Conical surfaces, with a δ function of Gaussian curvature at the apex, are perhaps the simplest example of geometric frustration. We study twodimensional liquid crystals with pfold rotational symmetry (patics) on the surfaces of cones. For free boundary conditions at the base, we find both the ground state(s) and a discrete ladder of metastable states as a function of both the cone angle and the liquid crystal symmetry p. We find that these states are characterized by a set of fractional defect charges at the apex and that the ground states are in general frustrated due to effects of parallel transport along the azimuthal direction of the cone. We check our predictions for the groundstate energies numerically for a set of commensurate cone angles (corresponding to a set of commensurate Gaussian curvatures concentrated at the cone apex), whose surfaces can be polygonized as a perfect triangular or squaremesh, and find excellent agreement with our theoretical predictions.more » « less

We study the phonon modes of interacting particles on the surface of a truncated cone resting on a plane subject to gravity, inspired by recent colloidal experiments. We derive the groundstate configuration of the particles under gravitational pressure in the smallconeangle limit and find an inhomogeneous triangular lattice with spatially varying density but robust local order. The inhomogeneity has striking effects on the normal modes such that an important feature of the cone geometry, namely its apex angle, can be extracted from the lattice excitations. The shape of the cone leads to energy crossings at long wavelengths and frequencydependent quasilocalization at short wavelengths.We analytically derive the localization domain boundaries of the phonons in the limit of small cone angle and check our results with numerical results for eigenfunctions.more » « less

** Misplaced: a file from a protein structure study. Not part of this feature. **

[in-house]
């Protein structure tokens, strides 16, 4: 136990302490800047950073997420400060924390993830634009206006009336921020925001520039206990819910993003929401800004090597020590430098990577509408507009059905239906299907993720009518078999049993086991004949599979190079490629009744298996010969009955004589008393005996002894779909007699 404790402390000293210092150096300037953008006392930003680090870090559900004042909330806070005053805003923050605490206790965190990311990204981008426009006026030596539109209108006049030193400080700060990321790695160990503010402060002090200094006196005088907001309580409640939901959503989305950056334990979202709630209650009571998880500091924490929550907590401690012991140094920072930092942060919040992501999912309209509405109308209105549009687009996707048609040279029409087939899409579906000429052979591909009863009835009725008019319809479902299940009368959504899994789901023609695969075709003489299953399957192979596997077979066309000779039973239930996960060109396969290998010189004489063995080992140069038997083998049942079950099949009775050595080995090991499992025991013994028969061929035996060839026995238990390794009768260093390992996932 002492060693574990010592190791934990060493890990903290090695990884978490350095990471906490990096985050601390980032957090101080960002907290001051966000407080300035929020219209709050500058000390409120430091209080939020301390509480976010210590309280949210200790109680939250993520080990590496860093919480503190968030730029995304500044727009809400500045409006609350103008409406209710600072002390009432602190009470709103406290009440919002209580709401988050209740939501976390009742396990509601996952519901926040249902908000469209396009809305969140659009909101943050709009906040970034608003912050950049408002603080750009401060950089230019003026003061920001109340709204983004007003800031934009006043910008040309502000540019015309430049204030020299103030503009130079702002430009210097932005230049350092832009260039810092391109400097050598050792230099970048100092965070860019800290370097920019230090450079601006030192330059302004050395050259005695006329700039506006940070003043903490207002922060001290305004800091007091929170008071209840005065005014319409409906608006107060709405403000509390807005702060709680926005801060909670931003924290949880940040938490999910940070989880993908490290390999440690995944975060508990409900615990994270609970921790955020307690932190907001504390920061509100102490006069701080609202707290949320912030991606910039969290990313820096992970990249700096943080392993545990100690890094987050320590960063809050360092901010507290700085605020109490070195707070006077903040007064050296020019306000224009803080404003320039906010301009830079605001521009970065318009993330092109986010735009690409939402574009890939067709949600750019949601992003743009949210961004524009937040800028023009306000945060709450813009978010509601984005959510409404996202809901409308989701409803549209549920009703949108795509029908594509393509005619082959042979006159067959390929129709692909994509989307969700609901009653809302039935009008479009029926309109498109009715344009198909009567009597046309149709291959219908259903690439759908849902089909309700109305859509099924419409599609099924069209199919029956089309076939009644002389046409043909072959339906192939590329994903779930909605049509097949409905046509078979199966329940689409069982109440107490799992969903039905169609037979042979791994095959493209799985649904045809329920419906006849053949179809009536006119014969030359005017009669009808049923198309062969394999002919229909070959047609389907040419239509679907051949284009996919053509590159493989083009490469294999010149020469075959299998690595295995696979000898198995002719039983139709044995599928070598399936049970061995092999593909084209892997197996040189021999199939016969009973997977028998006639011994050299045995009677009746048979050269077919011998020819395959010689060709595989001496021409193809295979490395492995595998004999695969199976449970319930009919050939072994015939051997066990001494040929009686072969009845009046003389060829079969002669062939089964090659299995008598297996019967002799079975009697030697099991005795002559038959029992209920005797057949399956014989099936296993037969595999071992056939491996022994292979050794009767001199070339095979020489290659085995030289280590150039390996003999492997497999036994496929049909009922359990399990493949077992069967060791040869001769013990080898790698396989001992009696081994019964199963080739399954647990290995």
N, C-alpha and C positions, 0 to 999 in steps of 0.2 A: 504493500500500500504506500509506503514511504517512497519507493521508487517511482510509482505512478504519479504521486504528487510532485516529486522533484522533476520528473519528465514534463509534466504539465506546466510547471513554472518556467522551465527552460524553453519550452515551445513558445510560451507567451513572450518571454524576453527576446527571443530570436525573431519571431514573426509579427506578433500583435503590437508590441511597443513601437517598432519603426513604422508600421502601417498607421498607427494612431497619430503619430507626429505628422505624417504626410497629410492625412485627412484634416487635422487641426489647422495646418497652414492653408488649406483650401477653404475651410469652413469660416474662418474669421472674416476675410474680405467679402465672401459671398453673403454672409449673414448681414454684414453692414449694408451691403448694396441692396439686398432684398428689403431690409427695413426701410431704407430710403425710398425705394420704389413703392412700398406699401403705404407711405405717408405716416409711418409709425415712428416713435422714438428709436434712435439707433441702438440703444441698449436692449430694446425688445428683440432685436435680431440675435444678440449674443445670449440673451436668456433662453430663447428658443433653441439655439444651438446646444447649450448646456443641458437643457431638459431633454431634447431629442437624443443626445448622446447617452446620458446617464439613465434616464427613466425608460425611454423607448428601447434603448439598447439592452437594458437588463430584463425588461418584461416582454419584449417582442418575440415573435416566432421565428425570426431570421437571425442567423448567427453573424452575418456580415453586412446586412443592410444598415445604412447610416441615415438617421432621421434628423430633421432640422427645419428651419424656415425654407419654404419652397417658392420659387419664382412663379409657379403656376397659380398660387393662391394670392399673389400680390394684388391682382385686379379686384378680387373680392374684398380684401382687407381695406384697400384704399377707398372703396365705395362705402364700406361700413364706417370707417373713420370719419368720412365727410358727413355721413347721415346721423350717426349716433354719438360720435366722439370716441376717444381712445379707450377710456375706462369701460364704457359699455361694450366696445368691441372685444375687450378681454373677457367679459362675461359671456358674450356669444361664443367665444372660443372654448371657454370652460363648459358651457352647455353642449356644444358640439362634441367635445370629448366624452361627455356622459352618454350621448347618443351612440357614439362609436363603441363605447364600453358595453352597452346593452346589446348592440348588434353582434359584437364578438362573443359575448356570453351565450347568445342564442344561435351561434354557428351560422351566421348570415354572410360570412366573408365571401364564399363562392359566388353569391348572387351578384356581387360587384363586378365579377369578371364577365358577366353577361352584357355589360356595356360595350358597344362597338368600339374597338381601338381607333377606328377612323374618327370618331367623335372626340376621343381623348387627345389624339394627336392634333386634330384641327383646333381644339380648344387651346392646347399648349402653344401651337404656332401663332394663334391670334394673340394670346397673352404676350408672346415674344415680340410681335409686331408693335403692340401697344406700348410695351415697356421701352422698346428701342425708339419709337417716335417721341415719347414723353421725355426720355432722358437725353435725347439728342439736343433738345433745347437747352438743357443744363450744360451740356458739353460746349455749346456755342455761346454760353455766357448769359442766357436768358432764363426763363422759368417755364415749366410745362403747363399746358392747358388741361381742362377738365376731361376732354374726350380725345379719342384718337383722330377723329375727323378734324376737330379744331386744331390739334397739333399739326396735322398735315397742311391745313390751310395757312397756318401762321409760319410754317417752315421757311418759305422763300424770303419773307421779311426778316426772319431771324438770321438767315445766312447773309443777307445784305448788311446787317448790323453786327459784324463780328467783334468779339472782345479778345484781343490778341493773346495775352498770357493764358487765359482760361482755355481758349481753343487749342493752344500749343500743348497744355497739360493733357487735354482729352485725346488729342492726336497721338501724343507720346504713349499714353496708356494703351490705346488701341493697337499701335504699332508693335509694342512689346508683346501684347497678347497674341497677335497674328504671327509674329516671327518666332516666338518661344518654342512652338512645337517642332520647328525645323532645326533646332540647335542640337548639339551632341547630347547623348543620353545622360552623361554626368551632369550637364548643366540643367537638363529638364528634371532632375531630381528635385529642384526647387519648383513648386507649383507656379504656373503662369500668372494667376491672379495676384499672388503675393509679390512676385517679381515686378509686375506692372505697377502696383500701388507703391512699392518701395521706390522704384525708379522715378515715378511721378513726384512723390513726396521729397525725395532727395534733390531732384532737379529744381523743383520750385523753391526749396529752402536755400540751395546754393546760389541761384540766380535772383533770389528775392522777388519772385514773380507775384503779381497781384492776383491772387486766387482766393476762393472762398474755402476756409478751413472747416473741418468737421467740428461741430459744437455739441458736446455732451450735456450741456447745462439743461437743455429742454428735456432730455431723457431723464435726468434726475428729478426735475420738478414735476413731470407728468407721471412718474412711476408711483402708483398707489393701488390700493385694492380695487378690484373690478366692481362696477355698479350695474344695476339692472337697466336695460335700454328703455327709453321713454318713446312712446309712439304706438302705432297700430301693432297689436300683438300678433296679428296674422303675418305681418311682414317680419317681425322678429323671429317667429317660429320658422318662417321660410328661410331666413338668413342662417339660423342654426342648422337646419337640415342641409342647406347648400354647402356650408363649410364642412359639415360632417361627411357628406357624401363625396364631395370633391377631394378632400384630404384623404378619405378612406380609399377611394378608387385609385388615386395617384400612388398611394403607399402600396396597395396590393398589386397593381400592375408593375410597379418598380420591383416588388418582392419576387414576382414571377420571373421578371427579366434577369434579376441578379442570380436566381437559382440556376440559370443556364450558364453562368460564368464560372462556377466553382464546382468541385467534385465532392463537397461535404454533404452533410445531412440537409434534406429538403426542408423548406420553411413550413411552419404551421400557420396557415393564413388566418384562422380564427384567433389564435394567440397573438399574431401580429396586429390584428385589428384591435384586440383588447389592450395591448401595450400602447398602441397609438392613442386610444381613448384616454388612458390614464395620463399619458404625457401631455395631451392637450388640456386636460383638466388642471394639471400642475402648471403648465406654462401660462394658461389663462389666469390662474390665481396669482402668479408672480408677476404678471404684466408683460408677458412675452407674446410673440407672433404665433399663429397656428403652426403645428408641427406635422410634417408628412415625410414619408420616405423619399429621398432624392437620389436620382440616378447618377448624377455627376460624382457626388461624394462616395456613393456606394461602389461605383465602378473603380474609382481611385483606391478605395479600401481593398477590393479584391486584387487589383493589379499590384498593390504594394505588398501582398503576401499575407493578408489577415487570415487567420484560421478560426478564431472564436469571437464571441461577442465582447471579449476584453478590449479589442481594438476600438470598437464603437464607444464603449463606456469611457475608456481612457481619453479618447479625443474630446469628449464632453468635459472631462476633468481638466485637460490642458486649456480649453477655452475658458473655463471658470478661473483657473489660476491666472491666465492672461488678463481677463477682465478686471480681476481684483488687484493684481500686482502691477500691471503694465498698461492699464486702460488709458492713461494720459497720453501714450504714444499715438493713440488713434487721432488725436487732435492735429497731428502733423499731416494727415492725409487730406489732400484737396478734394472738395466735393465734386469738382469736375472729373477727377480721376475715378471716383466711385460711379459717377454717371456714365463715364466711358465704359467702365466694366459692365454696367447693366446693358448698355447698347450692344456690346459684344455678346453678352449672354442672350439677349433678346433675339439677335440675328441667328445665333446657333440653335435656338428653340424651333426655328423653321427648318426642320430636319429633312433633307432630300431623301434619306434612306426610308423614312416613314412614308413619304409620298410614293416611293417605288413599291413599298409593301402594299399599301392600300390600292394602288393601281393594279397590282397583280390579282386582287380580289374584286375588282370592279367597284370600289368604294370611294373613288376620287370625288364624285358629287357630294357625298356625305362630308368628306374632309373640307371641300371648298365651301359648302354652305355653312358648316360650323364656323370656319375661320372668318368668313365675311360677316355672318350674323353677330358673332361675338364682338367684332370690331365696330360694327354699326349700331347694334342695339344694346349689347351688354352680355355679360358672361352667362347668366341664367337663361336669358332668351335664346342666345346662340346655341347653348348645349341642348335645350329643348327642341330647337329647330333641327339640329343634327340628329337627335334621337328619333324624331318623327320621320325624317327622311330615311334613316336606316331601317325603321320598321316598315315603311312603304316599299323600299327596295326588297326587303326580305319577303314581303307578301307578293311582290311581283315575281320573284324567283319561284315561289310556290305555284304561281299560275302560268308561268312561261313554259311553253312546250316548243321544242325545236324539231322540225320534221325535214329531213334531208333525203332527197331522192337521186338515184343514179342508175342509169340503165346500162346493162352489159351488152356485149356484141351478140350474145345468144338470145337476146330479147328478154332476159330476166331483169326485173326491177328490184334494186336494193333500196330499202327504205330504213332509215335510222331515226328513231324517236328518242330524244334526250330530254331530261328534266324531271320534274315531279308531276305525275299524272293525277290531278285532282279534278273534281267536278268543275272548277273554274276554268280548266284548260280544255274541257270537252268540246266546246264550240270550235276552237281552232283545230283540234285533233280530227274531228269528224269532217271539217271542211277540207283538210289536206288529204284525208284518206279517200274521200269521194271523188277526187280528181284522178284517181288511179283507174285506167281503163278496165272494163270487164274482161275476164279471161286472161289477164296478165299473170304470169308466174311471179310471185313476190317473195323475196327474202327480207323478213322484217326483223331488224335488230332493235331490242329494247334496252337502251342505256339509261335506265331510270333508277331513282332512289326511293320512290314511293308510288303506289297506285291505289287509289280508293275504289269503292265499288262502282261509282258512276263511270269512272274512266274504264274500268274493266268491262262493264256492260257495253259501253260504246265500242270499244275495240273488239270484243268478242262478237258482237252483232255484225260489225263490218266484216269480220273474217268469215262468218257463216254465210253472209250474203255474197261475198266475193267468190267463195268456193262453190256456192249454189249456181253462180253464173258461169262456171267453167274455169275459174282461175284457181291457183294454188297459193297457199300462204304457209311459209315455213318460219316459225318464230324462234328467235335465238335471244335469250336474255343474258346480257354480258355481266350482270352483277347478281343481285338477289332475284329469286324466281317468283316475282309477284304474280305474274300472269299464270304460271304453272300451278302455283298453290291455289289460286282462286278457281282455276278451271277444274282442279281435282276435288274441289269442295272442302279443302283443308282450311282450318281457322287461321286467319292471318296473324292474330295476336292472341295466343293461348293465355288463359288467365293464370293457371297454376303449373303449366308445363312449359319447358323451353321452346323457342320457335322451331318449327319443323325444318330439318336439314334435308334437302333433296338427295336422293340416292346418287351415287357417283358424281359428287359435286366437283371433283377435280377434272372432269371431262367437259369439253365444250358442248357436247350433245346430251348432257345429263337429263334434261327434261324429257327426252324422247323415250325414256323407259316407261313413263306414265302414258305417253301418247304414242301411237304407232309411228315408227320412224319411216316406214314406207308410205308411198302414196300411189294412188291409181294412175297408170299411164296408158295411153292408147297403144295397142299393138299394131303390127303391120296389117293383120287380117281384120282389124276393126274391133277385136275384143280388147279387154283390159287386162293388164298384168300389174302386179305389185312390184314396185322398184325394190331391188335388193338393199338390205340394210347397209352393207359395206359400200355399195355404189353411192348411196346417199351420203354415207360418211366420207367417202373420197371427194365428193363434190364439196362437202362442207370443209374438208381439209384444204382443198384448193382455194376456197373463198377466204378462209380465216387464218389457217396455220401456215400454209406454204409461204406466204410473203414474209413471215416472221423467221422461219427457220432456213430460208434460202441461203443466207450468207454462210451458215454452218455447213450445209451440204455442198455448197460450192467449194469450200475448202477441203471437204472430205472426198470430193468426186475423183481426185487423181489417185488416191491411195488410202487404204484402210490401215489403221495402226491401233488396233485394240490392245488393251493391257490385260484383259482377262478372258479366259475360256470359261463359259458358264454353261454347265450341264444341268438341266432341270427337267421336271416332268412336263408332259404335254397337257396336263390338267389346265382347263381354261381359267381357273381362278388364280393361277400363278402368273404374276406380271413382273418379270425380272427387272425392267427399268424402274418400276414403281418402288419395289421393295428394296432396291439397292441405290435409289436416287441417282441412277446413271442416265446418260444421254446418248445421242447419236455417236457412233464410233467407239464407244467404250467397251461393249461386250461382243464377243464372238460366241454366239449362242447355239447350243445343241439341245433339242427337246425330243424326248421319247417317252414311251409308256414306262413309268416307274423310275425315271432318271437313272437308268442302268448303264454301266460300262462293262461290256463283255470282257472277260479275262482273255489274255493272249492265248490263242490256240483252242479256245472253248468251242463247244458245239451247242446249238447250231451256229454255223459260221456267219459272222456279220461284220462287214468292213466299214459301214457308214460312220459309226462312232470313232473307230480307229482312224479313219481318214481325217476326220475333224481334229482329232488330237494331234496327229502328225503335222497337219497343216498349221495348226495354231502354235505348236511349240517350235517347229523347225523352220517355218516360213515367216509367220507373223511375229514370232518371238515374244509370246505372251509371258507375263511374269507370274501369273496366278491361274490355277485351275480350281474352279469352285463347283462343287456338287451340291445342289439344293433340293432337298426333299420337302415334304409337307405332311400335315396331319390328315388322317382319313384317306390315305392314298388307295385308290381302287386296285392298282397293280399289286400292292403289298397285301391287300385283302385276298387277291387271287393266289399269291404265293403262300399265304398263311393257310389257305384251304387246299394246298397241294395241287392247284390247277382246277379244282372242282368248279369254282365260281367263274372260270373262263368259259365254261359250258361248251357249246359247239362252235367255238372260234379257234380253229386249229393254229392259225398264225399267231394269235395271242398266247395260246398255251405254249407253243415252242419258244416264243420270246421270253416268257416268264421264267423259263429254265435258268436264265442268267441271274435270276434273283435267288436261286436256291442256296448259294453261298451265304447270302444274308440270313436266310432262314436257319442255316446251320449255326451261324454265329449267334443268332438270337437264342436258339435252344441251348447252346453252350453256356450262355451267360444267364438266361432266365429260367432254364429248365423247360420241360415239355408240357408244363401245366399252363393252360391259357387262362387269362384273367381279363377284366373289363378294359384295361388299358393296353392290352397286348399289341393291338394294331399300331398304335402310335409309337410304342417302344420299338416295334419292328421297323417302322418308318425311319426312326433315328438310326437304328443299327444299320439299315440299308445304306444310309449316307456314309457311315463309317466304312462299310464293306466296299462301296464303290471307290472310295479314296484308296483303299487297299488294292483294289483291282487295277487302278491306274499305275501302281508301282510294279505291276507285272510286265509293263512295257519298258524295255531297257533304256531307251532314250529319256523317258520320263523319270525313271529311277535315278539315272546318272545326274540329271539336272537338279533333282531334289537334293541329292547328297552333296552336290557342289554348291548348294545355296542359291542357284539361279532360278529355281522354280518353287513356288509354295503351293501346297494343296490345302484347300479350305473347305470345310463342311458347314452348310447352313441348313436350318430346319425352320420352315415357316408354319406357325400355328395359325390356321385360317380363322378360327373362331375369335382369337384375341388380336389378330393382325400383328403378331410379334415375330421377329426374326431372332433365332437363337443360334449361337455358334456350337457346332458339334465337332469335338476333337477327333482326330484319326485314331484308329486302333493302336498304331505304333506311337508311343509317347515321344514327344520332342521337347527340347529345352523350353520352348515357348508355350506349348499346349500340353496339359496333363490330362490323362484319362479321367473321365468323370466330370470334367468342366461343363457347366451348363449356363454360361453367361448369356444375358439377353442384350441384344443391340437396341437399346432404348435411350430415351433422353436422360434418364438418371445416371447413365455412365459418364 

Polyurethane (PU) elastomers are among the most used rubberlike materials due to their combined merits, including high abrasion resistance, excellent mechanical properties, biocompatibility, and good processing performance. A PU elastomer exhibits pronounced hysteresis, leading to a high toughness on the order of 104 J/m2. However, toughness gained from hysteresis is ineffective to resist crack growth under cyclic load, causing a fatigue threshold below 100 J/m2. Here we report a fatigueresistant PU fiber–matrix composite, using commercially available Spandex as the fibers and PU elastomer as the matrix. The Spandex fibers are stiff, strong, and stretchable. The matrix is soft, tough, and stretchable. We describe a pullout test to measure the adhesion toughness between the fiber and matrix. The test is highly reproducible, showing an adhesion toughness of 3170 J/m2. The composite shows a maximum stretchability of 6.0, a toughness of 16.7 kJ/m2, and a fatigue threshold of 3900 J/m2. When a composite with a precut crack is stretched, the soft matrix causes the crack tip to blunt greatly, which distributes high stress over a long segment of the Spandex fiber ahead the crack tip. This deconcentration of stress makes the composite resist the growth of cracks under monotonic and cyclic loads. The PU elastomer composites open doors for realistic applications of fatigueresistant elastomersmore » « less